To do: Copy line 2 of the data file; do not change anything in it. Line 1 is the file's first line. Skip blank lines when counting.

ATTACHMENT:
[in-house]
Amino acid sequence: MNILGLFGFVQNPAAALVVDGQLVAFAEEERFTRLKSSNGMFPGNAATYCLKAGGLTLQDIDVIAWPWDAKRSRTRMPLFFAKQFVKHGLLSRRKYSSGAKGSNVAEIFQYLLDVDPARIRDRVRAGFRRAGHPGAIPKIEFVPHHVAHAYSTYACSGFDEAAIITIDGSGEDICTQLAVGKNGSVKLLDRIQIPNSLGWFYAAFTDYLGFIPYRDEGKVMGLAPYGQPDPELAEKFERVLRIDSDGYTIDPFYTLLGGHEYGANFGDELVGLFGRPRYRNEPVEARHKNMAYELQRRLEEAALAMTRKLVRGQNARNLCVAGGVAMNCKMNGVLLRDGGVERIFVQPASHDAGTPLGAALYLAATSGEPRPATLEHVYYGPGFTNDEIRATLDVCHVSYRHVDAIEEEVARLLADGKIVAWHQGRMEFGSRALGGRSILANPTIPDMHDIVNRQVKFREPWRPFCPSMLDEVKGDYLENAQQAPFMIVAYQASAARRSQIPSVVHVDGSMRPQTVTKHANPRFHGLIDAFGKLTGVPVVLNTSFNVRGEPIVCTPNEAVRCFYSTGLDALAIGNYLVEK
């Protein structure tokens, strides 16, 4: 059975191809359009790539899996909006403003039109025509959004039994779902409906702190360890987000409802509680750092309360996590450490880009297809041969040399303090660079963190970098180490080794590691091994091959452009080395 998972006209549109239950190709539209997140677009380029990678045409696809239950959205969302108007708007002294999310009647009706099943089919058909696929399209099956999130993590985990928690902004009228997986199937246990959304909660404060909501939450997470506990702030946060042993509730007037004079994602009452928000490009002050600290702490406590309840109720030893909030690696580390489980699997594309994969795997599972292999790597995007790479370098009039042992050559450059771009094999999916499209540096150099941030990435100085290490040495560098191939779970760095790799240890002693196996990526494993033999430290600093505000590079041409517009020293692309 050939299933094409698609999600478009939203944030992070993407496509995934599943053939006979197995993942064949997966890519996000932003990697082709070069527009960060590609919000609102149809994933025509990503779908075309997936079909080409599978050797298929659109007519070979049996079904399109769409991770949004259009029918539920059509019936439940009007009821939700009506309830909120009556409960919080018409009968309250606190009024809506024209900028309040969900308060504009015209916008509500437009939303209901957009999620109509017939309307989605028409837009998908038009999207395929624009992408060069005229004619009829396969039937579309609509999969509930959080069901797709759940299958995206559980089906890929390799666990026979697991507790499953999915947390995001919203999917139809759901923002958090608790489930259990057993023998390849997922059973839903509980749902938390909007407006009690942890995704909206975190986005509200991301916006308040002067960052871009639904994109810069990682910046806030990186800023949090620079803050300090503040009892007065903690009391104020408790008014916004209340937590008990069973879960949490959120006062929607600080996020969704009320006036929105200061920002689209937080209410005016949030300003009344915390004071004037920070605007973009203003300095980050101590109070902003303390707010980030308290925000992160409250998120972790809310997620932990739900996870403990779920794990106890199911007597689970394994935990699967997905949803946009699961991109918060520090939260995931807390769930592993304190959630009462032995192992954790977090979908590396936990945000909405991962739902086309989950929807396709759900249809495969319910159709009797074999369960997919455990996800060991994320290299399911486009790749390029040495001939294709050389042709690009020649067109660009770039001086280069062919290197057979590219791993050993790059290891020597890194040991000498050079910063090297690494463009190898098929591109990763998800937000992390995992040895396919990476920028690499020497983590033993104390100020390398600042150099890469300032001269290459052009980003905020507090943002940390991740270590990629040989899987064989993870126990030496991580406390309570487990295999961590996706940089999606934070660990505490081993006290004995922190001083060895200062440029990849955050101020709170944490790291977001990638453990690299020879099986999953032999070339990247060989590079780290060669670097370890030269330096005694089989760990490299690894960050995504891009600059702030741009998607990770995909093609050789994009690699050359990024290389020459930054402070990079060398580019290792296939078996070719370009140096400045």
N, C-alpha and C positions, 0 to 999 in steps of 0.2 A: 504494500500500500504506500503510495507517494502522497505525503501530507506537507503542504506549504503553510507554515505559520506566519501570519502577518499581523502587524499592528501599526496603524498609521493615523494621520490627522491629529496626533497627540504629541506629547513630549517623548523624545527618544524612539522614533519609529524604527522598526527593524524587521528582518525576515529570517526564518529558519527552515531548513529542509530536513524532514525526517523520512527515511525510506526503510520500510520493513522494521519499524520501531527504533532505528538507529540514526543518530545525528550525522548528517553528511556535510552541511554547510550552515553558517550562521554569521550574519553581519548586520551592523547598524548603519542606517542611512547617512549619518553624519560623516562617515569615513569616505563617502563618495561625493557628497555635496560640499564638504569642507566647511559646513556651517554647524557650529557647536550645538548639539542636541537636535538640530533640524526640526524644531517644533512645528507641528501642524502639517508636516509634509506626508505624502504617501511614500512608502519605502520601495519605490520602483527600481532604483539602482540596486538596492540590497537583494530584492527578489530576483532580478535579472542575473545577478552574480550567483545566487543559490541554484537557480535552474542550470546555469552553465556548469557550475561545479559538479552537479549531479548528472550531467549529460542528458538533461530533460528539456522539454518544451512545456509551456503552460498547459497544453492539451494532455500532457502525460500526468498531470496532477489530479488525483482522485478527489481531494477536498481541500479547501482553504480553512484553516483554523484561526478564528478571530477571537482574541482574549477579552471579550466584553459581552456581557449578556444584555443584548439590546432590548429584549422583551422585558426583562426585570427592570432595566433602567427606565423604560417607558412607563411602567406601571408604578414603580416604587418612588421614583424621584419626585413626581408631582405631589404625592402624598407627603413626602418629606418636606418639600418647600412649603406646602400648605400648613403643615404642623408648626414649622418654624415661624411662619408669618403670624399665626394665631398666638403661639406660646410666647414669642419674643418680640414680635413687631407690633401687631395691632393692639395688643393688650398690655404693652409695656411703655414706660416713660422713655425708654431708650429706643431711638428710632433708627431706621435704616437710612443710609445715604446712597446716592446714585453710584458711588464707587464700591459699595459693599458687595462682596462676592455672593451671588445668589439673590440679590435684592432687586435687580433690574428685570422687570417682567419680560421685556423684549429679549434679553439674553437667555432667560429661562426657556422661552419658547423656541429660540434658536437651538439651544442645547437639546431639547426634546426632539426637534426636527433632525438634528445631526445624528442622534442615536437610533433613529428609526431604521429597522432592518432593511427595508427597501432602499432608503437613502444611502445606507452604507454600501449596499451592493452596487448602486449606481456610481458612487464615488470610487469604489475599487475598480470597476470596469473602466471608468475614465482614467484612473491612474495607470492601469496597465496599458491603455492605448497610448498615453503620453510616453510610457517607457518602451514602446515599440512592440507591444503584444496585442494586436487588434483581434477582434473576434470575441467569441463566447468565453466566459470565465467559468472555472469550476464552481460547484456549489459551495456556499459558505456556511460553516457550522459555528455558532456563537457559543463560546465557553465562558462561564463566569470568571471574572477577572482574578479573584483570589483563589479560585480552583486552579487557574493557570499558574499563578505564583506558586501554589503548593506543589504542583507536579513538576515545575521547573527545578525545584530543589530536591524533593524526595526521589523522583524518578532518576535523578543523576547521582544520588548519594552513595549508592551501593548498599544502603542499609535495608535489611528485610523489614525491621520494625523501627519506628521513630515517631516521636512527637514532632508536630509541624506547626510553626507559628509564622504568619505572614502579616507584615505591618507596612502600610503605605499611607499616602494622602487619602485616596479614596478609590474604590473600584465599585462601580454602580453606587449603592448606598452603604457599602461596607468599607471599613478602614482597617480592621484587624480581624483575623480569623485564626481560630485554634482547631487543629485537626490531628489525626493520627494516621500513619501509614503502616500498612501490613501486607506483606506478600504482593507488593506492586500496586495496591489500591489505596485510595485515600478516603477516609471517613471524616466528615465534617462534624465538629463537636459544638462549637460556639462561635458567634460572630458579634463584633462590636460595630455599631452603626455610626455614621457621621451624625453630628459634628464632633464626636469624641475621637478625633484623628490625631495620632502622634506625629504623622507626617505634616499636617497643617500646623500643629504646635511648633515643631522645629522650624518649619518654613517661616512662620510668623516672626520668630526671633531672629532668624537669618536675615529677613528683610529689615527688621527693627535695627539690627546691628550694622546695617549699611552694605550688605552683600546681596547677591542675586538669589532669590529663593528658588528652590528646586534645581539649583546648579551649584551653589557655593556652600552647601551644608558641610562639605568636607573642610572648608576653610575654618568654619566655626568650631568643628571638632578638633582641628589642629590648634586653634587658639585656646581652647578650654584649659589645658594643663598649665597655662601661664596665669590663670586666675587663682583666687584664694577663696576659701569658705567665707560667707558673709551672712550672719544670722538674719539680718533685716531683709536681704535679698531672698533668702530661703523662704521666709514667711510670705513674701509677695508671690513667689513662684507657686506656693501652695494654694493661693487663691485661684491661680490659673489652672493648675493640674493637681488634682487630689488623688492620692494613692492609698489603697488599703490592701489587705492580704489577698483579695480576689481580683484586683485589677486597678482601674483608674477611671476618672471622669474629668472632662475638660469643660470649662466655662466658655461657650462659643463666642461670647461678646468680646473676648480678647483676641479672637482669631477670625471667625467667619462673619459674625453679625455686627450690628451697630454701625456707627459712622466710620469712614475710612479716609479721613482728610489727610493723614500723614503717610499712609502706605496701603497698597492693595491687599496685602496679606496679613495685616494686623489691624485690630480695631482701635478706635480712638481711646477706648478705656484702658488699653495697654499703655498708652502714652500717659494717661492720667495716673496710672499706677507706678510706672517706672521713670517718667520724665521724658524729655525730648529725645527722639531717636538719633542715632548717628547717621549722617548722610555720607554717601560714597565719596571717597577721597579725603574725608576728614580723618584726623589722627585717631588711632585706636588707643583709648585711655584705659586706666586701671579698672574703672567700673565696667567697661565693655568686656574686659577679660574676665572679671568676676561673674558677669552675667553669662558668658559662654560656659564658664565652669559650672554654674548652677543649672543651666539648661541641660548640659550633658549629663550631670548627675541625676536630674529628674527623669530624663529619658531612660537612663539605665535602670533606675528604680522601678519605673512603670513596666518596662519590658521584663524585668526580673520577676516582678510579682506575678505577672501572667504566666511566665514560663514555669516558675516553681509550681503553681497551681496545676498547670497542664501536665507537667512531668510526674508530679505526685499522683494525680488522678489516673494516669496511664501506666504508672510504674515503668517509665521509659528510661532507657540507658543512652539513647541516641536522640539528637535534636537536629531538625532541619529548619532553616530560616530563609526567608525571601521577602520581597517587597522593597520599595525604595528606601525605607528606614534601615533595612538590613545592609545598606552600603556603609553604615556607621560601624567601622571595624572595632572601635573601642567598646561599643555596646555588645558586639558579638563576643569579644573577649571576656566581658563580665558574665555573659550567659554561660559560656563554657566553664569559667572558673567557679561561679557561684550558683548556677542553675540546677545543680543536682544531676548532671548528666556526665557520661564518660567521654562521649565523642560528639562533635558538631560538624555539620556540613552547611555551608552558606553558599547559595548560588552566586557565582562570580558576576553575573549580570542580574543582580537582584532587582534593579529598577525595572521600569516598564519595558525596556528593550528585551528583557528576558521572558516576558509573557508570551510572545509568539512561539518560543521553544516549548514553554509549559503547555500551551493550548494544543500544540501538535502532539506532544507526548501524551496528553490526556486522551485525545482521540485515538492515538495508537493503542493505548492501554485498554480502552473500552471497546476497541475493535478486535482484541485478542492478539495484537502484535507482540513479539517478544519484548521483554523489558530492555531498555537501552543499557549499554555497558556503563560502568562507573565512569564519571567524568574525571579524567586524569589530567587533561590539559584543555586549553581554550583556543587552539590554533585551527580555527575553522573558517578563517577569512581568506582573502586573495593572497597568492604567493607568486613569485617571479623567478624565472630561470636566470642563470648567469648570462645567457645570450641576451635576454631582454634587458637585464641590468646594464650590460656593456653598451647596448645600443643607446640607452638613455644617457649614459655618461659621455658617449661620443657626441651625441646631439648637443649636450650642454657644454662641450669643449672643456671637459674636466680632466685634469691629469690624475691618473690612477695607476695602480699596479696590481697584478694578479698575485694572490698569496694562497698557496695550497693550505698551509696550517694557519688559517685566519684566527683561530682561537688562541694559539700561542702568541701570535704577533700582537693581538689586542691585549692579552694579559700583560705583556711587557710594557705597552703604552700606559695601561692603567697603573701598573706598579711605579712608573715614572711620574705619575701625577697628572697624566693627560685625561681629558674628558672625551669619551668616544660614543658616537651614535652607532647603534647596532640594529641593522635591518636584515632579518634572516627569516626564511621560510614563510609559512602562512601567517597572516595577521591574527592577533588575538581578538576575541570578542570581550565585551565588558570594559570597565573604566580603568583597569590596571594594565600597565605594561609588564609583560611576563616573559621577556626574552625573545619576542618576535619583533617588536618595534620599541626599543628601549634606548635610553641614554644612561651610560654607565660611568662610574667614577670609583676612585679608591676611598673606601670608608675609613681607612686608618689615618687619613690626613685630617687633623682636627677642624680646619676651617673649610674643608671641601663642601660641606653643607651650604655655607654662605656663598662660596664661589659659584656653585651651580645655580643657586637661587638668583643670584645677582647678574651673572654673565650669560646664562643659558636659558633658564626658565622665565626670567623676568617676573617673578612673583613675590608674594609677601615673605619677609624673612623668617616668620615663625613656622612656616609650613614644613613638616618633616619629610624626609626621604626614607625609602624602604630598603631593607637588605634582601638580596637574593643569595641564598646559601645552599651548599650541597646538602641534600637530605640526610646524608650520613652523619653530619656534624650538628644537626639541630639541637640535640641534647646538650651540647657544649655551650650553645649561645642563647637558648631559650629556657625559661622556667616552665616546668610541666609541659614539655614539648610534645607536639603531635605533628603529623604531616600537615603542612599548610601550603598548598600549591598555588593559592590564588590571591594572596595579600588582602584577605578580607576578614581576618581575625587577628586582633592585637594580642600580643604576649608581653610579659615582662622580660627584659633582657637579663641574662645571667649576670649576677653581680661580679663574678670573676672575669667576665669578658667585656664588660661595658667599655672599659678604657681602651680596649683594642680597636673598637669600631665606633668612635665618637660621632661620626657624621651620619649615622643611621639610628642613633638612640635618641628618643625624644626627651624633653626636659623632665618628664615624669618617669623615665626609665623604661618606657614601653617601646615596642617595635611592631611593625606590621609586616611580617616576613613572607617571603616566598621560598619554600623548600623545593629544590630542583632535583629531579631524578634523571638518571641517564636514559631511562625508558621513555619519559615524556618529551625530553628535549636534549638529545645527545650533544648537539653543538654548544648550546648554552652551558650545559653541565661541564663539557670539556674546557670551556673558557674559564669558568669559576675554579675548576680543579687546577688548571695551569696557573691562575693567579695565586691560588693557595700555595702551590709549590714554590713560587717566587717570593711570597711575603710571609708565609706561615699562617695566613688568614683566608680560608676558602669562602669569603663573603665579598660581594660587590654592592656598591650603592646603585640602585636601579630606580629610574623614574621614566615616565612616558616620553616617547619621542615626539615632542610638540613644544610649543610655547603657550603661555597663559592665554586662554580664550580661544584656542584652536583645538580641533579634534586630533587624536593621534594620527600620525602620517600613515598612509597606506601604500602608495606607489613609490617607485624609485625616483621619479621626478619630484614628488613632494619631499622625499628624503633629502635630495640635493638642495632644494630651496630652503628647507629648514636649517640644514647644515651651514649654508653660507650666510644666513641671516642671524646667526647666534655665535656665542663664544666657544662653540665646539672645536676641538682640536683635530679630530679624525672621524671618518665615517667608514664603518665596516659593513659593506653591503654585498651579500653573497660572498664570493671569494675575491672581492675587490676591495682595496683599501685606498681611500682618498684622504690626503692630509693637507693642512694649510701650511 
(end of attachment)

Amino acid sequence: MNILGLFGFVQNPAAALVVDGQLVAFAEEERFTRLKSSNGMFPGNAATYCLKAGGLTLQDIDVIAWPWDAKRSRTRMPLFFAKQFVKHGLLSRRKYSSGAKGSNVAEIFQYLLDVDPARIRDRVRAGFRRAGHPGAIPKIEFVPHHVAHAYSTYACSGFDEAAIITIDGSGEDICTQLAVGKNGSVKLLDRIQIPNSLGWFYAAFTDYLGFIPYRDEGKVMGLAPYGQPDPELAEKFERVLRIDSDGYTIDPFYTLLGGHEYGANFGDELVGLFGRPRYRNEPVEARHKNMAYELQRRLEEAALAMTRKLVRGQNARNLCVAGGVAMNCKMNGVLLRDGGVERIFVQPASHDAGTPLGAALYLAATSGEPRPATLEHVYYGPGFTNDEIRATLDVCHVSYRHVDAIEEEVARLLADGKIVAWHQGRMEFGSRALGGRSILANPTIPDMHDIVNRQVKFREPWRPFCPSMLDEVKGDYLENAQQAPFMIVAYQASAARRSQIPSVVHVDGSMRPQTVTKHANPRFHGLIDAFGKLTGVPVVLNTSFNVRGEPIVCTPNEAVRCFYSTGLDALAIGNYLVEK